Omega At The Tokyo 2020 Olympic Games: An Overview Of Its Timekeeping Technology
Postponed, but not abandoned, the Tokyo 2020 Olympic Games are finally here! You read that right, the Tokyo 2020 name remains despite their taking place in 2021. The land of the Rising Sun will host the Summer Olympics for the second time in history, the first being in 1964. Omega will be the official timekeeper for all events at the Tokyo 2020 Olympic Games and has been for nearly all editions of the Games dating all the way back to 1932.
Tokyo 2020 Olympic Games
Starting today, July 23rd, 339 events in 33 sports will take place in the host country of Japan. Including some new additions to the usual list, like karate, sport climbing, baseball, softball, and skateboarding. All of which, will also be timed by Omega. The Swiss manufacturer will provide 400 tons of equipment. Below you will find a little infographic on the numbers.
Olympic Timekeeping History Since 1932
In total, Omega has now taken charge of the timing for 29 Olympic Games. As I mentioned in the introduction, it all started at the Games in 1932, in Los Angeles. No computers or other digital equipment was available back then, so Omega traveled to the USA with 30 high-precision stopwatches able to measure with an accuracy of up to 1/10th of a second. These stopwatches were used to time the 14 sports which made up the event back then. Olympic records were set in all of the athletics and in 10 of the 11 swimming events. It is interesting to know that Omega used its caliber 1130 stopwatches, which also feature a split-second complication.
The first Olympic Winter Games where Omega was responsible for the timing was in Garmisch-Partenkirchen, with new challenges such as the timing of alpine skiing. Below, an overview of all the Olympic Games where Omega has been responsible for the timekeeping.
Omega’s Modern Olympic Games Timekeeping
Omega has come a long way since 1932, and as you might imagine, a lot of things have changed over the years when it comes to timekeeping. From hand-wound stopwatches to measuring time with real-time data measurements using photocell technology, touchpads, and quantum timers that time to one-millionth of a second.
Let’s take a closer look at the modern technology that Omega will be using during the Tokyo 2020 Olympic Games. Perhaps you will even be able to spot these when you are following the Games on television.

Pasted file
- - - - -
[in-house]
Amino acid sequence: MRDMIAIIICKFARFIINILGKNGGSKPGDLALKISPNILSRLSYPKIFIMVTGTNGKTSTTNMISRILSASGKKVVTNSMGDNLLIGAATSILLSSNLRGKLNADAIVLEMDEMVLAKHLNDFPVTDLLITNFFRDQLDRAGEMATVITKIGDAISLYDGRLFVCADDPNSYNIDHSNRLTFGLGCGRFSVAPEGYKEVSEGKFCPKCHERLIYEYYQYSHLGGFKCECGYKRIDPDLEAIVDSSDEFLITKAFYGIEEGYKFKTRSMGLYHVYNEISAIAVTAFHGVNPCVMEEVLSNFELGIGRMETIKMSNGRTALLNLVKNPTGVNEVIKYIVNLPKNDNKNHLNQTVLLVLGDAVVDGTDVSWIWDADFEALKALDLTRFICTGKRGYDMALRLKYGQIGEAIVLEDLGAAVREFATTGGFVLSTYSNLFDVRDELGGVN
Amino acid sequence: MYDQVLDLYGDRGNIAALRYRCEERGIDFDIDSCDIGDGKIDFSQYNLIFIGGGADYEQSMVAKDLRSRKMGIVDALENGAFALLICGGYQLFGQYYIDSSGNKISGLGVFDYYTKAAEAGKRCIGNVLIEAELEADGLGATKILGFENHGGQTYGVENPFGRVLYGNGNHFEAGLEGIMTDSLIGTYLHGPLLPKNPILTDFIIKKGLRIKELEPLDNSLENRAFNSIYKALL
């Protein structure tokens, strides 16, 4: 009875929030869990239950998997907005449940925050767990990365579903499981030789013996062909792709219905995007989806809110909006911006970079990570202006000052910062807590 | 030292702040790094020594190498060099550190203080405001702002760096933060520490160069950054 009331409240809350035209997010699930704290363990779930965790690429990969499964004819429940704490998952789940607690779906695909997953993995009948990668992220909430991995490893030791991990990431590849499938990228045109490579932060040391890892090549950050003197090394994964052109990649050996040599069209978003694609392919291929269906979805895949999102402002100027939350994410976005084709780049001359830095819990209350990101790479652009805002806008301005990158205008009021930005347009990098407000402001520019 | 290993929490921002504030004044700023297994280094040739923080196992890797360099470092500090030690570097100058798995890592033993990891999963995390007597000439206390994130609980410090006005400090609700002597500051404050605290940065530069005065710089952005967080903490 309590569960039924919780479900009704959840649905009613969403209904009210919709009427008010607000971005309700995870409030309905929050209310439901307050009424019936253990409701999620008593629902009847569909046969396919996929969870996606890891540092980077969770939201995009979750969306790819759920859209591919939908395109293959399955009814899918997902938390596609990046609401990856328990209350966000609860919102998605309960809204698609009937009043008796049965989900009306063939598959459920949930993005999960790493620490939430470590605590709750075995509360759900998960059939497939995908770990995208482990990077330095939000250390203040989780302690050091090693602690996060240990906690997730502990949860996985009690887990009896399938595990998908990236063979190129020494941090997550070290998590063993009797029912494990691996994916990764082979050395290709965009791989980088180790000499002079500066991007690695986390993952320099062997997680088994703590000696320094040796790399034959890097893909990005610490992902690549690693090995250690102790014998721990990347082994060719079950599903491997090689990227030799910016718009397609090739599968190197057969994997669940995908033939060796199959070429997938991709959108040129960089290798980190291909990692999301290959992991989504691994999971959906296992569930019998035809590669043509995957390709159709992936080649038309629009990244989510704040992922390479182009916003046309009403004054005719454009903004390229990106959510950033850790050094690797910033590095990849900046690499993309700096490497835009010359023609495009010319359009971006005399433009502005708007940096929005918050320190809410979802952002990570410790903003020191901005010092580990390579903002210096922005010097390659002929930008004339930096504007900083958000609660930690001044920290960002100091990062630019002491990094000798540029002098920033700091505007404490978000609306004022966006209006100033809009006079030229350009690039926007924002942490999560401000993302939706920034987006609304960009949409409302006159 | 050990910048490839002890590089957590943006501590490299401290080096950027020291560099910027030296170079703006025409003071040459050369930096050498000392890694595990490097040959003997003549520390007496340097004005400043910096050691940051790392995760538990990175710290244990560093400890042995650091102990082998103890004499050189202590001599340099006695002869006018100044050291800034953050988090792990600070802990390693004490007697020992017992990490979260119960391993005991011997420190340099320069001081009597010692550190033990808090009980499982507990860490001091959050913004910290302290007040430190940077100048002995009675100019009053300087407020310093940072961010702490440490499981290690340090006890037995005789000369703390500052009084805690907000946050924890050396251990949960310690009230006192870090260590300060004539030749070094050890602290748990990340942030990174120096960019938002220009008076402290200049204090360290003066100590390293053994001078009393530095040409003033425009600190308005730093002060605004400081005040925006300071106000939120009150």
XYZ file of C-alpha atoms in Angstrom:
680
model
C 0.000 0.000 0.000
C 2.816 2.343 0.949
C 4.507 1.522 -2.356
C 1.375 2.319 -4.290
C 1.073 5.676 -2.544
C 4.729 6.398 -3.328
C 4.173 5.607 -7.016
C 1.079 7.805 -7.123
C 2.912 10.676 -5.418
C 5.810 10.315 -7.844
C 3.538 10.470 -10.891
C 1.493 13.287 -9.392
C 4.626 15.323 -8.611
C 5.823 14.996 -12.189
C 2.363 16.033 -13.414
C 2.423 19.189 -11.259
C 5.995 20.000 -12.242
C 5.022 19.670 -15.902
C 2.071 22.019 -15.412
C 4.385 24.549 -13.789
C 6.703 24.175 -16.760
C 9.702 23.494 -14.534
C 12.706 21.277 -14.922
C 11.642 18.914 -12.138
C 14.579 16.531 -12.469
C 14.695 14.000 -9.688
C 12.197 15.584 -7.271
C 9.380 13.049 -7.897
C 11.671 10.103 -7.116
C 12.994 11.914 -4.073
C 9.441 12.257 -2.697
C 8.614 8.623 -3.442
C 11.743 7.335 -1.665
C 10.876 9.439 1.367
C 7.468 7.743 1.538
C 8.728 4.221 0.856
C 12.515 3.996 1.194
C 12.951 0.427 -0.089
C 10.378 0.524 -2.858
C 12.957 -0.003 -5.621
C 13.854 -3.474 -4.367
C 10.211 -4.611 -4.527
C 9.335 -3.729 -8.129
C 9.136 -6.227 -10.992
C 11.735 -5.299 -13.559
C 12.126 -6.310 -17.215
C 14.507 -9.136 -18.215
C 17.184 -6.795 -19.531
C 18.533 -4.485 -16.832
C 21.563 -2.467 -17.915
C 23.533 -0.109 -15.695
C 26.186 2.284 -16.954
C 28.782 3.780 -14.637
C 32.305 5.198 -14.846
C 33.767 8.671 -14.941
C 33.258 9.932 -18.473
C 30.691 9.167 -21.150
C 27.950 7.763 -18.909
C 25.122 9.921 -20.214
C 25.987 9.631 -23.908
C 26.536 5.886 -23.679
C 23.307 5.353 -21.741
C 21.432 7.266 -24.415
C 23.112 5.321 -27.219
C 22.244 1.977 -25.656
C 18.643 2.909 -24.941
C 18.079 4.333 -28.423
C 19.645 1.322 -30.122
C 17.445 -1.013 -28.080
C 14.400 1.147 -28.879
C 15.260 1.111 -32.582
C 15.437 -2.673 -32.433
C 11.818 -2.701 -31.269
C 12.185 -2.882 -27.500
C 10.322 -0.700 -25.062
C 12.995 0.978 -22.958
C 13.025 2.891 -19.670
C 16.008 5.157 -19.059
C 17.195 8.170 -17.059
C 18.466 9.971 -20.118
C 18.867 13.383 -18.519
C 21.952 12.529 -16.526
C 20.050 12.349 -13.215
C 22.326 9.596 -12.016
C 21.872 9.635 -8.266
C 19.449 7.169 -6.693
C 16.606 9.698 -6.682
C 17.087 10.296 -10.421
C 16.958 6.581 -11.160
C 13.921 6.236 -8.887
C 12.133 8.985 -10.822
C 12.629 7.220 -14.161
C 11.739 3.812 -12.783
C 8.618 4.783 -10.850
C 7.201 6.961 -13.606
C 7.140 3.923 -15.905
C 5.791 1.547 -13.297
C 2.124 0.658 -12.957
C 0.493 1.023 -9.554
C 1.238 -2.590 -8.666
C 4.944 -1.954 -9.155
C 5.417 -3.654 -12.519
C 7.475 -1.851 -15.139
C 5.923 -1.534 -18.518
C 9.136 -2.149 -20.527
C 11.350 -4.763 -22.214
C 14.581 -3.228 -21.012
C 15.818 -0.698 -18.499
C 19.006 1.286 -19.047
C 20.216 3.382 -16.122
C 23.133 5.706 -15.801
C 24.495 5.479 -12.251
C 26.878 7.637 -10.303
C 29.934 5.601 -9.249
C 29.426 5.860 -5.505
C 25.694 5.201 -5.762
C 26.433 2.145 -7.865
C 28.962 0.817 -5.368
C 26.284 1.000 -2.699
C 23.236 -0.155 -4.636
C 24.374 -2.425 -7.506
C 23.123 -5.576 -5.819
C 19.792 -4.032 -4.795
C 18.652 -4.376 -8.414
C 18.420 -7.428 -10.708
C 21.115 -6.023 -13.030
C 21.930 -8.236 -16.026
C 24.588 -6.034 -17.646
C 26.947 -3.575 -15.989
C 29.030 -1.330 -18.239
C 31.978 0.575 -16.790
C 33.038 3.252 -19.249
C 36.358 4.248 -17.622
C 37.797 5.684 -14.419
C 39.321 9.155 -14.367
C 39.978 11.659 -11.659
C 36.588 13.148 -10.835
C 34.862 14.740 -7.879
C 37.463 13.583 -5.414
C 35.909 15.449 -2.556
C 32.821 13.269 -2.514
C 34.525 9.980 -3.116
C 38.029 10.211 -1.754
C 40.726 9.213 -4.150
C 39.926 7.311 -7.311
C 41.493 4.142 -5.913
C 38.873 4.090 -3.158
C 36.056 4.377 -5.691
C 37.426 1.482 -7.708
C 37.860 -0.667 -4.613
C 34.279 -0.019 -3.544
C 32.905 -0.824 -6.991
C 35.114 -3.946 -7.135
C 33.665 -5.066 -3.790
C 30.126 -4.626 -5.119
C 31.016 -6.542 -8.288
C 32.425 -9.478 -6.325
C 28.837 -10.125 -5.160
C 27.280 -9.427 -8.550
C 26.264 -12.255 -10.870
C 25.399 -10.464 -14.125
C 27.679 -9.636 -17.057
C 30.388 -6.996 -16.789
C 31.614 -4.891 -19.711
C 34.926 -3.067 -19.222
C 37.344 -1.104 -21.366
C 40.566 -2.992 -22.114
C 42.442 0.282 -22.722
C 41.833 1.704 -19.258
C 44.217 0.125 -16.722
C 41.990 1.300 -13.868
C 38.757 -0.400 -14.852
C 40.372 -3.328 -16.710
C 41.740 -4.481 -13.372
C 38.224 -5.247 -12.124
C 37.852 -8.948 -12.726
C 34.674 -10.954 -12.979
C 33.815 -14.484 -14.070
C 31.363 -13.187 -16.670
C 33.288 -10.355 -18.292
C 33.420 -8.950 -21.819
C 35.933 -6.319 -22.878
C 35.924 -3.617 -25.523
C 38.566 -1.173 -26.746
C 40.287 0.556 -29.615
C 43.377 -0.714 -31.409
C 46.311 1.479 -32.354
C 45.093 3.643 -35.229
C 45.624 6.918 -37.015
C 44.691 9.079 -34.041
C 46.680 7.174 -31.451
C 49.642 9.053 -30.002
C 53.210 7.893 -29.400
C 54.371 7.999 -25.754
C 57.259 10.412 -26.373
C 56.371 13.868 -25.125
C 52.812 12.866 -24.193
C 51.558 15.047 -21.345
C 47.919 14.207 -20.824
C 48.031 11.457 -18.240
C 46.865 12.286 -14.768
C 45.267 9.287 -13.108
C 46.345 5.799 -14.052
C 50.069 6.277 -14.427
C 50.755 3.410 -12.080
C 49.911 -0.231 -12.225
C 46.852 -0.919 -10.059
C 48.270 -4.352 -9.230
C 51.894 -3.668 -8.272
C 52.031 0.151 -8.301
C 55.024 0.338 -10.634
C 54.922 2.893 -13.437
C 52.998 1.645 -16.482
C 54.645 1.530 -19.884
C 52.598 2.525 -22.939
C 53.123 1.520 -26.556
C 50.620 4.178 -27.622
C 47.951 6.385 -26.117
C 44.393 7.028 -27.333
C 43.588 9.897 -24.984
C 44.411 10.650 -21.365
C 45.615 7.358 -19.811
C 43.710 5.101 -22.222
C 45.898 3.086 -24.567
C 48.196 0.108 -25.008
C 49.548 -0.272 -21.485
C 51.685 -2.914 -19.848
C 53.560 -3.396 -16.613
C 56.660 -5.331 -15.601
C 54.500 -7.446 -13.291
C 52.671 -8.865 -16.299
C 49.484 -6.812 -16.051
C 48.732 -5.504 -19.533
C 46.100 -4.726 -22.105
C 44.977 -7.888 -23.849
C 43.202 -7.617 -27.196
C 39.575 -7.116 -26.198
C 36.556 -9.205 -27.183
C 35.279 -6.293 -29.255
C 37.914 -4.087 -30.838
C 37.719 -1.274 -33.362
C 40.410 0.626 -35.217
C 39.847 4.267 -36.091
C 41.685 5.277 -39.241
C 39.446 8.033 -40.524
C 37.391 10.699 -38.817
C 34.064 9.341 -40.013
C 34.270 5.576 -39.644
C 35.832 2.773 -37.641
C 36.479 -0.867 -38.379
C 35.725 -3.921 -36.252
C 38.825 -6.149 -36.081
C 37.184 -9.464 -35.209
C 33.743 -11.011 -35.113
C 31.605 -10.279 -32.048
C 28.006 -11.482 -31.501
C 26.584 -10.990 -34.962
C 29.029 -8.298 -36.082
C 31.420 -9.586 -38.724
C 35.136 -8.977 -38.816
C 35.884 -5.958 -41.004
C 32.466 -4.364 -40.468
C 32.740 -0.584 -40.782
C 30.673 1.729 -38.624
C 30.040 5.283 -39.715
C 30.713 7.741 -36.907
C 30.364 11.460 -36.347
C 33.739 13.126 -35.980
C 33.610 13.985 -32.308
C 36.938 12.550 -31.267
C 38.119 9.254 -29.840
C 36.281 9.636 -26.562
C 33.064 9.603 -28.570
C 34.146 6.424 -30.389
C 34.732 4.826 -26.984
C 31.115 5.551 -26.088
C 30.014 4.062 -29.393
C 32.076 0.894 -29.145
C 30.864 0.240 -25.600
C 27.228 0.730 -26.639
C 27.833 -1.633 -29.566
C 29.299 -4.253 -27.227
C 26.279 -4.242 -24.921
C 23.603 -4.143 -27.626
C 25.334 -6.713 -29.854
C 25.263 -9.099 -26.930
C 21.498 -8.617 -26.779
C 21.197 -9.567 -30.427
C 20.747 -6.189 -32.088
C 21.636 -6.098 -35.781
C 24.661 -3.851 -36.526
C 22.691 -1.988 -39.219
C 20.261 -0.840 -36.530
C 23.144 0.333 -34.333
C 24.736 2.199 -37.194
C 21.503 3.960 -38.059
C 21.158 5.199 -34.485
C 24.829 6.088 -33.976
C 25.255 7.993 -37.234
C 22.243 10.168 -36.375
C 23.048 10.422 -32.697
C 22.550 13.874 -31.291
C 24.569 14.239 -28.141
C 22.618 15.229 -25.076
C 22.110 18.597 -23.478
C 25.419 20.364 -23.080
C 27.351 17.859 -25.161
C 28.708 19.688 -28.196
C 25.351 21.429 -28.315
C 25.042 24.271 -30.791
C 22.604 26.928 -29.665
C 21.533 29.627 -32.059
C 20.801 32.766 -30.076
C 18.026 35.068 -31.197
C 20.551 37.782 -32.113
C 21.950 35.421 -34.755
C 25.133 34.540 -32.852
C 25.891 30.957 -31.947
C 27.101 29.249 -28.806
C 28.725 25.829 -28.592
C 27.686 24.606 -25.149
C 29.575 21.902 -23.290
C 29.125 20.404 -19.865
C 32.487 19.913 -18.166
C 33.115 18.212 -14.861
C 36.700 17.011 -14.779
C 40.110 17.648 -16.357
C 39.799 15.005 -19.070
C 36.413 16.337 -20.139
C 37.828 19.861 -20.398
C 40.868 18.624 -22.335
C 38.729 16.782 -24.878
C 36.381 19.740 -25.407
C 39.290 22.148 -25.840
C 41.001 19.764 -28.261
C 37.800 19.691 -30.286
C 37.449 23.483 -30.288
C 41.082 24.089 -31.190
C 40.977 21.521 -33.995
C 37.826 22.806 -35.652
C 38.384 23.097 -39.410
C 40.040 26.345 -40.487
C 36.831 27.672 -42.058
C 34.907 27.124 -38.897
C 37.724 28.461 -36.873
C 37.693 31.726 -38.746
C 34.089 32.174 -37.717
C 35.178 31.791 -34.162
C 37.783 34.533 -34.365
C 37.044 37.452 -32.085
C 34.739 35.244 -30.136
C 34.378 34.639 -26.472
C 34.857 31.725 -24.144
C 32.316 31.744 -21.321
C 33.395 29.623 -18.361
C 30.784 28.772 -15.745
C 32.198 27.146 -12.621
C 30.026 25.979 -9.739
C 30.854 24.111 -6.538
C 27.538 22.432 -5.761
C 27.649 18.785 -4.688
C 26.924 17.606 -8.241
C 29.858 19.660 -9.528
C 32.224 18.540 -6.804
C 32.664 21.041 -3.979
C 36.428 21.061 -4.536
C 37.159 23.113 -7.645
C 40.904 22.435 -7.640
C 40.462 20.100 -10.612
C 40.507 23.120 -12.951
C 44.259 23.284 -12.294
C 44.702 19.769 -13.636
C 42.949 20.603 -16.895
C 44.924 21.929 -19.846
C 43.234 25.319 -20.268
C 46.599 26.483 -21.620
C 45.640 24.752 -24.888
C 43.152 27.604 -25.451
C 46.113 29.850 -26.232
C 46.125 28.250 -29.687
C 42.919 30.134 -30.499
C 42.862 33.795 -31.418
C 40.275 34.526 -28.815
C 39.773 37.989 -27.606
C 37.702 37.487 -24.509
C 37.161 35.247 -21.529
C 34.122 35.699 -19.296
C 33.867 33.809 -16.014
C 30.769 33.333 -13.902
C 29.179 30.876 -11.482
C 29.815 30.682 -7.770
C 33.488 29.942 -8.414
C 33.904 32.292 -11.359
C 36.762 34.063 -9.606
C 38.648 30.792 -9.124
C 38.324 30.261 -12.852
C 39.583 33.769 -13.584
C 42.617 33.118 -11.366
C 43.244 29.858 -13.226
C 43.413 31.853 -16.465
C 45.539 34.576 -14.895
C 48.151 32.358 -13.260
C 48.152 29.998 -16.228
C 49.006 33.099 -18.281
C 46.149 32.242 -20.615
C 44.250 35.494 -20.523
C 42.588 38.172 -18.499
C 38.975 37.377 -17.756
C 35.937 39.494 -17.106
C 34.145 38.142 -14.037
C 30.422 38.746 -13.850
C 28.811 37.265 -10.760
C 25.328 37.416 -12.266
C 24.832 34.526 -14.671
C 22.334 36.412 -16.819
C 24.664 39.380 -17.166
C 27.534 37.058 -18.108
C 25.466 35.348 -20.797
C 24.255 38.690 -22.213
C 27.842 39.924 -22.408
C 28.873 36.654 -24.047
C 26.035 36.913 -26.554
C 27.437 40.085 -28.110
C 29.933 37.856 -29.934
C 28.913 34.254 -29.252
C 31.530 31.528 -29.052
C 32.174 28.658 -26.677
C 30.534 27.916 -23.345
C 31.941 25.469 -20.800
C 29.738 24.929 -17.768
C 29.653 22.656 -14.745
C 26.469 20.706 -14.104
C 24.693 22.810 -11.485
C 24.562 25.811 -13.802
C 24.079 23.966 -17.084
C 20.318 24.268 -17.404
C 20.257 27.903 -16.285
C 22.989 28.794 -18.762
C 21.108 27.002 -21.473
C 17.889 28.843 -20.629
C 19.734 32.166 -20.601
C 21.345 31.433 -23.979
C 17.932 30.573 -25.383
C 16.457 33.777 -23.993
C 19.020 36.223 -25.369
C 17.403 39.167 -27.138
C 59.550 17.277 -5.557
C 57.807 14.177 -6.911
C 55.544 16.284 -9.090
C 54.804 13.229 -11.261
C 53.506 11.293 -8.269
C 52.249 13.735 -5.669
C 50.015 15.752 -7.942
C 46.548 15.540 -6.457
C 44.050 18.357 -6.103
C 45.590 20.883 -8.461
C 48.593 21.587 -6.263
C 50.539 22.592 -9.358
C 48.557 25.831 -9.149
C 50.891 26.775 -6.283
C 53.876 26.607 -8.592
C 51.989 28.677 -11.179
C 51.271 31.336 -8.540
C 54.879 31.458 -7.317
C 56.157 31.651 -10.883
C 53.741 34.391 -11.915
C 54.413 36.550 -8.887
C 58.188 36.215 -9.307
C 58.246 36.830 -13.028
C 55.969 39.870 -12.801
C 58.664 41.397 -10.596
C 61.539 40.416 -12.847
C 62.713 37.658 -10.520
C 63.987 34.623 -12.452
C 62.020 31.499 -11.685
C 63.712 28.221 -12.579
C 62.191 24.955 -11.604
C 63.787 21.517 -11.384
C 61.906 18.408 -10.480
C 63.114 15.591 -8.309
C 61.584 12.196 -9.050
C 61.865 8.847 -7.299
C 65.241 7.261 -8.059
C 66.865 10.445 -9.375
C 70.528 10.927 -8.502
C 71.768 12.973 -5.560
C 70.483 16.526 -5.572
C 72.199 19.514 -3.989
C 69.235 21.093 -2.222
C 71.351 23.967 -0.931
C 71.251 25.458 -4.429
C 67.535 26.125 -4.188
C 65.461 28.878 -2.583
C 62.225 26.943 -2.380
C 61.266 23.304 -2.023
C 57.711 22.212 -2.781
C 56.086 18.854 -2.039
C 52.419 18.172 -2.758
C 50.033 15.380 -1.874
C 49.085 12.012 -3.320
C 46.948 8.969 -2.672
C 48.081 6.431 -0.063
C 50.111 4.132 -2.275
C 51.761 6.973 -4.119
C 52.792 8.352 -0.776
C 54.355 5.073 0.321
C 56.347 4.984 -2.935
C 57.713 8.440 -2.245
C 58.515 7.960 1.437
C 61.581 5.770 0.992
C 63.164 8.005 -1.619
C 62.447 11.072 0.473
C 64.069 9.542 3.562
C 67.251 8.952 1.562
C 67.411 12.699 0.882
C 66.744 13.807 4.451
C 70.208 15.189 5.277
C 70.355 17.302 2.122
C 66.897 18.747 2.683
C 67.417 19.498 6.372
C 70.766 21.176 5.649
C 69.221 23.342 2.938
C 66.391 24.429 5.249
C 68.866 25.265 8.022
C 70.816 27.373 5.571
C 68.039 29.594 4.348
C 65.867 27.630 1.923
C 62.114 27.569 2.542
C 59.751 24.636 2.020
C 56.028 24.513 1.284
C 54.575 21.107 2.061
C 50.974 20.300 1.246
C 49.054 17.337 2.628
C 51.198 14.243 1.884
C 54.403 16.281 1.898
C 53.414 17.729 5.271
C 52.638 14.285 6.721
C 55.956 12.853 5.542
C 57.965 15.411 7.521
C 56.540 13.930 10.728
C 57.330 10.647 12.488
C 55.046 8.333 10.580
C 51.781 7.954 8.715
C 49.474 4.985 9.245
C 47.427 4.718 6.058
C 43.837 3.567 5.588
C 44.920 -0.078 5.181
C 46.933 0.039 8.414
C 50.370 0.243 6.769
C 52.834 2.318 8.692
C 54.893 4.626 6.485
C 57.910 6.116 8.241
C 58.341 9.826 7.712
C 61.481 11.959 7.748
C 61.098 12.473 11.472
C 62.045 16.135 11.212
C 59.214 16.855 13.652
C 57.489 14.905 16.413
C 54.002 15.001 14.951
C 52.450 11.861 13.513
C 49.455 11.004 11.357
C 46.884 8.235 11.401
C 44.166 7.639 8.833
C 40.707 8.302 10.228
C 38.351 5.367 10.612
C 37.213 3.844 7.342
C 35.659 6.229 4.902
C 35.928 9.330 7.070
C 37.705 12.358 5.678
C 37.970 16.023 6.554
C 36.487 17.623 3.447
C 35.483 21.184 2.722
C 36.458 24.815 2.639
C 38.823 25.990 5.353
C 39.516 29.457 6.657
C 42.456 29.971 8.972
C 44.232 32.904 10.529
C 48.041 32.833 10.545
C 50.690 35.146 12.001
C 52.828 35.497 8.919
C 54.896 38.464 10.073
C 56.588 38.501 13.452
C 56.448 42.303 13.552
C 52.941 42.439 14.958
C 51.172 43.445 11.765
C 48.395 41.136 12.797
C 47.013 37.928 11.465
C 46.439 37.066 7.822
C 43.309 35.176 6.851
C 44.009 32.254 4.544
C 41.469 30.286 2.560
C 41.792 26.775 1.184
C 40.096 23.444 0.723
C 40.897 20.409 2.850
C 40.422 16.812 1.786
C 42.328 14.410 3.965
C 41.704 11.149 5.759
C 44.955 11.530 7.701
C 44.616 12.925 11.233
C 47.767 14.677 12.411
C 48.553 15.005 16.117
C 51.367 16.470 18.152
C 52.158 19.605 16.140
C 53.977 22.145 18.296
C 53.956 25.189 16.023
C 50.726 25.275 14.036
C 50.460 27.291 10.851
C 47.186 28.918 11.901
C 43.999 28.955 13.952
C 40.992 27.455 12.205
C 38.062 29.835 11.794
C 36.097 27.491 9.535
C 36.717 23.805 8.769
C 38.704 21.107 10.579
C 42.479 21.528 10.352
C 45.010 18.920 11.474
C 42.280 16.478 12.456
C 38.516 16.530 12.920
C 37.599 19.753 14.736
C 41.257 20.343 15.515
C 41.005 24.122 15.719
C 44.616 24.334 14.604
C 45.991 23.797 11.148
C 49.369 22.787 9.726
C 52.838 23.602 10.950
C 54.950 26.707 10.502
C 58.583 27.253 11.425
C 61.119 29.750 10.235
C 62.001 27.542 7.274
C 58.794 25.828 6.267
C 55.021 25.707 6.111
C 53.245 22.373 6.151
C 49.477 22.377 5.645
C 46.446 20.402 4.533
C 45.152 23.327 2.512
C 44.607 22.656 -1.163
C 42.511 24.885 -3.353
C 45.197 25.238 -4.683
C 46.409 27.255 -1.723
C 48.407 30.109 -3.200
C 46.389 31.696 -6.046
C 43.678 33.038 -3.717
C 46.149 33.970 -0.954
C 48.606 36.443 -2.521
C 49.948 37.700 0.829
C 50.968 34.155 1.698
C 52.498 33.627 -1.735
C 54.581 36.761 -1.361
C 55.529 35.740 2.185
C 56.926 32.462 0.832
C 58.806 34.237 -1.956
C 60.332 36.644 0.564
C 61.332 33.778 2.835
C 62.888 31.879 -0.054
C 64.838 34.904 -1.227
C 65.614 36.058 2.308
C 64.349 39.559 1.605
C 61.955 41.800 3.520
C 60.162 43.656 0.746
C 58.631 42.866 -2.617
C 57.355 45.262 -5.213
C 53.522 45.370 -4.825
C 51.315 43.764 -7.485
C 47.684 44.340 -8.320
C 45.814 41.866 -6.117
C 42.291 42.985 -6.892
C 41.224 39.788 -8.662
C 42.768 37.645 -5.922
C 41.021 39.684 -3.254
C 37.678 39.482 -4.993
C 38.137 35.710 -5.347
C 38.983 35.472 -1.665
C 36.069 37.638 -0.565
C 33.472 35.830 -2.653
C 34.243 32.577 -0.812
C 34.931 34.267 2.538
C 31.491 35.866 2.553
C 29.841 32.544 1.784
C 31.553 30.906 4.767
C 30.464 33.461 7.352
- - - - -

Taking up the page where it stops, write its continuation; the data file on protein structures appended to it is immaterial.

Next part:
Electronic Starting Pistol
The issue with starting pistols in the past was that those who were furthest away from it were the last to heard the sound. You probably also know that light travels faster than sound. So, what Omega did, was to develop an electronic starting pistol that transmits a signal through a flash of light, which triggers the speakers located behind each participant. Ensuring that all of them will hear the starting sound at exactly the same time.
Athletic Starting Blocks
Besides the starting signal via each individual participant’s speaker (shown in the image above), there’s also an “intelligent” starting block. These are equipped with sensors, which measure the athlete’s force on takeoff against the pad no less than 4,000 times per second. This system helps to detect a potential false start, as the force measurement data is instantly sent to one of the on-site computers. To put it into numbers, any reaction from an athlete under 100 milliseconds to the starting signal is considered to be a false start.
If you pay close attention to the screen when you’re watching sprints, hurdles, or other races, you will probably see a number of these futuristic-looking red cameras. These are the Scan’O’Vision MYRIA photo-finish cameras. They are able to record up to 10,000 images per second, producing a composite photo that enables the judges to analyze the rankings and times of each event. They provide the incredibly accurate data necessary for a clear decision in the event of a close call.
A photocell camera located on the finish line uses four beams of light to detect an athlete’s body. It then immediately stops the clock and presents the official time.
Swimming Light Show
This system has been put to use to clearly present the outcome of the swimming races. It is an innovative piece of equipment mounted on the starting blocks and given the name “Swimming Light Show”. When a race is over, the winner is indicated by a single large dot on the starting block. Two medium-sized dots show who came in second, and three smaller dots show who came in third (still no small feat). This way, both the athletes and the spectators of the race can immediately see the rankings.
Swimming Touch Pads
That’s all well and good, but how exactly does the “Swimming Light Show” know who won? Well, if you look in the image above, you will see that in each lane there is a large black & white touchpad in the water. These swimming touchpads are located at both ends of the pool and each time they’re touched by the swimmer, it records the time. At the end of the race, the time is stopped by the final touch of the swimmers’ fingertips. The pressure required to activate the pad is between 1.5kg/3.3 pounds and 2.5kg/5.5 pounds) It might all sound rather high-tech to you, but Omega had aready introduced this technology back in 1968 during the Olympic Games in Mexico City.